"I watched this when it was shown on PBS one night. It is a fantastic blend of humor and math history. Being a math teacher I immediately found myself figuring out how to work this movie into my lesson plans. Any one that has an appreciation for math and history will love this film."
A story for every1
Vincent D. Pisano | CT, USA | 01/25/2008
(5 out of 5 stars)
"The Story of 1 is a terrific hybrid of history and mathematical concepts. While both my wife and I are educators, my field is history and hers is math, and we both feel that this entertaining documentary would work exceptionally for middle-school students right on through college age, and in both of our respective disciplines.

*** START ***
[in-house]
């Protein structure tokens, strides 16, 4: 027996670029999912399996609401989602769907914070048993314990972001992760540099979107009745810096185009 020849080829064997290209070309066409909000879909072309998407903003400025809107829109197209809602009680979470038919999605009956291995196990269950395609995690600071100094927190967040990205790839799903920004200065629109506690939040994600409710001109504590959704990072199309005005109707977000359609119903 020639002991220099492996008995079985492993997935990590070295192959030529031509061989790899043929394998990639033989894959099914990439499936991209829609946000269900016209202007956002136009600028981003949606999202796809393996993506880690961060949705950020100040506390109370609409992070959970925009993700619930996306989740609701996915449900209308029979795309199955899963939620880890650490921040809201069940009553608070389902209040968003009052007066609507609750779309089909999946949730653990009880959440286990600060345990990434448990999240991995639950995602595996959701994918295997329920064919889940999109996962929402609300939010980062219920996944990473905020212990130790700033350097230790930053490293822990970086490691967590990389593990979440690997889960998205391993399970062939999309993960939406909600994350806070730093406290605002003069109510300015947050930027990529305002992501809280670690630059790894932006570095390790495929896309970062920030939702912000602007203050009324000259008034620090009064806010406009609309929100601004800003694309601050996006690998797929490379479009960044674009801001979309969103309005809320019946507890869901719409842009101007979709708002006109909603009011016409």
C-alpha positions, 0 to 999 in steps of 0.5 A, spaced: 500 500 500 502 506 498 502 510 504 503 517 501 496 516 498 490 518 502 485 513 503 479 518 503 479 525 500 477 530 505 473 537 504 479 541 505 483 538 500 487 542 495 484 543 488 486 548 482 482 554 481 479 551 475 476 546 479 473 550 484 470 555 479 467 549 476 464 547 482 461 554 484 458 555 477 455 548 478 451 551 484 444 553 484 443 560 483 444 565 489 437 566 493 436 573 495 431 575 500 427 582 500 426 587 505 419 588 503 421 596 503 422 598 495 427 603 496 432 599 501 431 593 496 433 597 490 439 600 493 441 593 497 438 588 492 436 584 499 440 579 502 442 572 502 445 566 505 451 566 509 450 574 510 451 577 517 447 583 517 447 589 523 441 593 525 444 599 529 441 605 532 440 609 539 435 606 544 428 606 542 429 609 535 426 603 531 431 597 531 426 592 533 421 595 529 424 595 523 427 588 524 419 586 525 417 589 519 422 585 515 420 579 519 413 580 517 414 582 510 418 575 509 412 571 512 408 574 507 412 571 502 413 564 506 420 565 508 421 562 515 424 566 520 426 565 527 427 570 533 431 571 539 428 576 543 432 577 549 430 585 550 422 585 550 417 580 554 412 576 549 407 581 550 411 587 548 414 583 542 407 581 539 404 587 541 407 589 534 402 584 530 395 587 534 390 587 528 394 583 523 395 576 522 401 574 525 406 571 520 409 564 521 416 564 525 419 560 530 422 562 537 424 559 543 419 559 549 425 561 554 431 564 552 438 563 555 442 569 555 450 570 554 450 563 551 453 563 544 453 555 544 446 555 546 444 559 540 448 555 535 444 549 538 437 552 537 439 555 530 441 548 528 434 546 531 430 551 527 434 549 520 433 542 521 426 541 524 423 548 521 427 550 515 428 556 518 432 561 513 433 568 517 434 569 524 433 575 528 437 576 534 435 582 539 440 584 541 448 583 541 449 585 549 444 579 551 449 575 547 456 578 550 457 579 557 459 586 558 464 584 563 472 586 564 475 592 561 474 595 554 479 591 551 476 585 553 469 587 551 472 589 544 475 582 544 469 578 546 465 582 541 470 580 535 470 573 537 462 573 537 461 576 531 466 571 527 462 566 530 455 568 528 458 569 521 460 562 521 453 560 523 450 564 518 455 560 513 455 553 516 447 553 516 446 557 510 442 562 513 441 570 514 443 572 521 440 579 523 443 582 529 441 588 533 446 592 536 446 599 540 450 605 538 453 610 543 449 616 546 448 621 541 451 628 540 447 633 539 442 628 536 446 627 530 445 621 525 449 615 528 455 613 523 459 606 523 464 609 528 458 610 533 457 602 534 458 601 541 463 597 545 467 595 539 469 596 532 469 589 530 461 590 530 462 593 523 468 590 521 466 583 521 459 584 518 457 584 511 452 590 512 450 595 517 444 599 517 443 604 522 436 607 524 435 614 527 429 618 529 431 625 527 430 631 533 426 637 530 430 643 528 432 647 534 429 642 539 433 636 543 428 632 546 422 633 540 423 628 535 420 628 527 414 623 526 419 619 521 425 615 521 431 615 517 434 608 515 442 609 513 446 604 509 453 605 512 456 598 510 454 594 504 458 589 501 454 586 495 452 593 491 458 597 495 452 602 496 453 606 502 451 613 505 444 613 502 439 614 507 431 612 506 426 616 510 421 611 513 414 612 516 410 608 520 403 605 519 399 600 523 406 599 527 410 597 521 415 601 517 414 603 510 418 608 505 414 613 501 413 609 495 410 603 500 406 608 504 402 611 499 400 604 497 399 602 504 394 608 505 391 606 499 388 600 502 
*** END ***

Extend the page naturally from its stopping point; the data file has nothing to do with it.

Terry Jones, enjoyable as always, traces the number one through its pre-historic beginnings to its current applications in computer binary code and reveals how numbers and concepts transformed civilizations in the time between. Matters presented include the progress of one with other numbers and how civilizations were allowed to grow as a result; the inefficiency of Roman numerals over Arabic (Indian!) numerals and the latter's capitalist conquest; and finally with Leibniz's assertion that only one and zero are necessary for any mathematical problem. Also, most interestingly, he shows the Australian aboriginal culture whose native counting system never moved beyond the number one. He does this, of course, in his usual humorous way with the assistance of modern experts and actors in period clothing. He also travels to many of the sites to show first-hand the evidence for that which he is explaining.